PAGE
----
Ed Miliband to pursue Labour trade union changes
Ed Miliband has insisted he will press ahead with changes to Labour's relationship with the trade unions.
The Labour leader says he wants to "build a party truly rooted in the lives of all working people".
Earlier, his deputy Harriet Harman said Mr Miliband was right not to apologise to the Unite union.
It came after an internal report cleared the union of trying to rig the selection of Karie Murphy as a Labour election candidate in Falkirk.
Unite had been accused of trying to sign up members without their knowledge to ensure their favoured candidate, Ms Murphy, was chosen.
The allegations prompted Mr Miliband to propose widespread changes to Labour's historic links with the trade union movement.
But Labour later said an internal inquiry found no evidence to suggest that rules were breached after "key evidence" was withdrawn.
In a speech at the TUC conference on Tuesday, Mr Miliband is set to say: "We need to build a party truly rooted in the lives of all the working people of Britain once more.
"That is what my reforms are about. It is the right thing to do. We have to change. And I am absolutely determined to make this change happen."
The report said neither Ms Murphy nor Stevie Deans, a fellow Unite member who was chair of the local Labour Party, had been found guilty of any wrongdoing and they would be reinstated as members.
Nevertheless, Ms Murphy has withdrawn as the prospective general election candidate for the sake of party "reconciliation and unity".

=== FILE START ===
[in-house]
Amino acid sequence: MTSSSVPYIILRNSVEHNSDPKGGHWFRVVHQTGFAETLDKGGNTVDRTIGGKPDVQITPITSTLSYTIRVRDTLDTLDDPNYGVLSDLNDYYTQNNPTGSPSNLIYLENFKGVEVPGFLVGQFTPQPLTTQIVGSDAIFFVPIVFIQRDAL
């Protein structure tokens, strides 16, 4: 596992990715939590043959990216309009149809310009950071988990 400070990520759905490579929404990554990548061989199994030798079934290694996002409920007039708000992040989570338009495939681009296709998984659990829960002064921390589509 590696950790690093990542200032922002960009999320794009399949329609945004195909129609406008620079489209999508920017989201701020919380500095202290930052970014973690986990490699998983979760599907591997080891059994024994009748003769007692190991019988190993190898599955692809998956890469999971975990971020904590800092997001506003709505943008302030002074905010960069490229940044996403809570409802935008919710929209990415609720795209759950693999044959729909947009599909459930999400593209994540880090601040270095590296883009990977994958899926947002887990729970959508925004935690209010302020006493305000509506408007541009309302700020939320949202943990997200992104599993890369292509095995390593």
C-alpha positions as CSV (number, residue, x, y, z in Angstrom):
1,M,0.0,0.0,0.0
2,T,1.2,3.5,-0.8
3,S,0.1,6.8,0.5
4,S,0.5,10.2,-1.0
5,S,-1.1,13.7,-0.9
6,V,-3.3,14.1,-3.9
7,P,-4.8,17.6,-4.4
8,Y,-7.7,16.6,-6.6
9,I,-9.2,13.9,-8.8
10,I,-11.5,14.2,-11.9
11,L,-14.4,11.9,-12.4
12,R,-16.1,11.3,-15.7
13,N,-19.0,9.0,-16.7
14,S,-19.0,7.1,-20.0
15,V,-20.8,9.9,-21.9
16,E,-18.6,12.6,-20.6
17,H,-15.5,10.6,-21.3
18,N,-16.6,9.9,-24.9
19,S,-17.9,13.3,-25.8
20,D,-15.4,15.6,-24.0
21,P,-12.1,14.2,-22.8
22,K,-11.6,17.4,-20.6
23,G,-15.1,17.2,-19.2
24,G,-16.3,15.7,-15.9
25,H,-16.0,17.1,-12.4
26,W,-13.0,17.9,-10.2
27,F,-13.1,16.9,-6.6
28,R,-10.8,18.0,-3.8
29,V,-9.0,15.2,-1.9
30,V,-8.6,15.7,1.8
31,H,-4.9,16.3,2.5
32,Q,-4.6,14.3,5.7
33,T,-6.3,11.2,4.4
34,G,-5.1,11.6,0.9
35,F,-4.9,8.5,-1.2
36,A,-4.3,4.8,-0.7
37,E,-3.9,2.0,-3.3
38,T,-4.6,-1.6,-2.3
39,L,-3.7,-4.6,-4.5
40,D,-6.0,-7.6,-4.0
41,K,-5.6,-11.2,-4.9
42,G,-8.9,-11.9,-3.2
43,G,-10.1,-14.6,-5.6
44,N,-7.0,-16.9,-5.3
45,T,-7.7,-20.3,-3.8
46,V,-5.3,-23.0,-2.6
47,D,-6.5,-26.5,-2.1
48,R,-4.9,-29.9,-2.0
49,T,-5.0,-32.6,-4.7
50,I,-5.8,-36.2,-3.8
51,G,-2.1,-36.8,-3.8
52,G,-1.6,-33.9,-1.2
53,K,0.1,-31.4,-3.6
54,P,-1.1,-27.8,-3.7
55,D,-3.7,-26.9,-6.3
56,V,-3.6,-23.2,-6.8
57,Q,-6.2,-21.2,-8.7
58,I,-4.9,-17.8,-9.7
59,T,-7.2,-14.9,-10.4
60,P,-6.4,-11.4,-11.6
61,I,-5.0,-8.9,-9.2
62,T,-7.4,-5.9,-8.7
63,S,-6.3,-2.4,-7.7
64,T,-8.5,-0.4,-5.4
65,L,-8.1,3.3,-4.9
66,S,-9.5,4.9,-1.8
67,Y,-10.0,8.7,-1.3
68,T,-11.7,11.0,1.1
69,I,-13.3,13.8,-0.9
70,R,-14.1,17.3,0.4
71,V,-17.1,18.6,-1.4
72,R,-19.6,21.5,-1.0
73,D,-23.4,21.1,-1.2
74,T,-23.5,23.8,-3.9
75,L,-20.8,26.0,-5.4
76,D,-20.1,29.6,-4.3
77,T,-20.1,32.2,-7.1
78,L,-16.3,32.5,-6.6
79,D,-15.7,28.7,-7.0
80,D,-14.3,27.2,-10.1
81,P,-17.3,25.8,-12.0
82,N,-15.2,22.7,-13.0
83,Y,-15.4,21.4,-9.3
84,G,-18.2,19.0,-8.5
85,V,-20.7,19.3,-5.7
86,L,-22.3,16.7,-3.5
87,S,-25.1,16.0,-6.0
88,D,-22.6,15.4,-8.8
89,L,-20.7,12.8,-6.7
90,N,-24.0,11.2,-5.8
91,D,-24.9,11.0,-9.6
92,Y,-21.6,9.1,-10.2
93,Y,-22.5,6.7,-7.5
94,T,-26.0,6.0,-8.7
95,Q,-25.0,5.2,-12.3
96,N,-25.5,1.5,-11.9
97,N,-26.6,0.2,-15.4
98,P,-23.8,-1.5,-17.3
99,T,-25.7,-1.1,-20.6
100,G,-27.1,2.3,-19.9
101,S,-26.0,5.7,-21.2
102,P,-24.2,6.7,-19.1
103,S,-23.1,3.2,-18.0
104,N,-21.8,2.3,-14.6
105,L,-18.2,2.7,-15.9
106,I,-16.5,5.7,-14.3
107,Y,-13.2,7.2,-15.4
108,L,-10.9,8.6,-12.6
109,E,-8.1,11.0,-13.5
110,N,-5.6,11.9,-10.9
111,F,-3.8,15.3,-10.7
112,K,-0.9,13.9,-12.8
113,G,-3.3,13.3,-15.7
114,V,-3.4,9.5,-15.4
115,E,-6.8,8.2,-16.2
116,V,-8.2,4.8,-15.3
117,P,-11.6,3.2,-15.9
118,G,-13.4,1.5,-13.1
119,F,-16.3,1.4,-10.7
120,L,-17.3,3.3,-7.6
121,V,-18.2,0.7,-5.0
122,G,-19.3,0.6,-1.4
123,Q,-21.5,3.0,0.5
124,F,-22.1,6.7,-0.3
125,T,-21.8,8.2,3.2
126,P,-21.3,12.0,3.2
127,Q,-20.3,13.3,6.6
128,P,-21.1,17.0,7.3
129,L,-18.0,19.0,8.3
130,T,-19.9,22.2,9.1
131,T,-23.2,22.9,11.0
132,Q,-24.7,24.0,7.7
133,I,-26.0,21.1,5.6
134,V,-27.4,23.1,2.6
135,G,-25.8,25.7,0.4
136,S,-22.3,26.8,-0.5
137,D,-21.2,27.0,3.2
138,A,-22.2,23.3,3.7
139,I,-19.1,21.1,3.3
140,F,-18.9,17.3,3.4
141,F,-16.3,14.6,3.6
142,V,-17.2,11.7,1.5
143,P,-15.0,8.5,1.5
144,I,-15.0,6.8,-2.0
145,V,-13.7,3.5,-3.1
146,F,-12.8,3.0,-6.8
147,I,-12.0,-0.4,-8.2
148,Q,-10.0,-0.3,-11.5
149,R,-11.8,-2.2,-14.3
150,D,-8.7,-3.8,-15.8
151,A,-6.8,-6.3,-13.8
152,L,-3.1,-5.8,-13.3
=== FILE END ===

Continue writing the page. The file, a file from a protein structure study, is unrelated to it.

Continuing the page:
Labour has refused to make the report public.
Ms Harman said the party was right to investigate the claims and review its relationship with the unions.
Conservative Party chairman Grant Shapps called for the report to be made public, and said "pressure from the unions has caused Ed Miliband to buckle".
Labour MP Tom Watson, who stood down from his role as election co-ordinator over the row, said the party should now apologise to Ms Murphy and Mr Deans.
Jim Sheridan, a Labour MP who chairs Unite's parliamentary group, said an attempt to distance the party from the trade unions had backfired.
A senior Labour source said: "There is no prospect of an apology."
Although there is no longer the threat of disciplinary action, the local party in Falkirk remains in "special measures" and Labour intends to put forward a centrally-imposed shortlist of candidates.
Labour started seeking a candidate for the Falkirk seat when MP Eric Joyce announced he would be stepping down at the next general election in 2015 after he was convicted of assault in a Commons bar.
The GMB union has announced it will cut affiliation fees to Labour by about £1m in response to Mr Miliband's reform plans.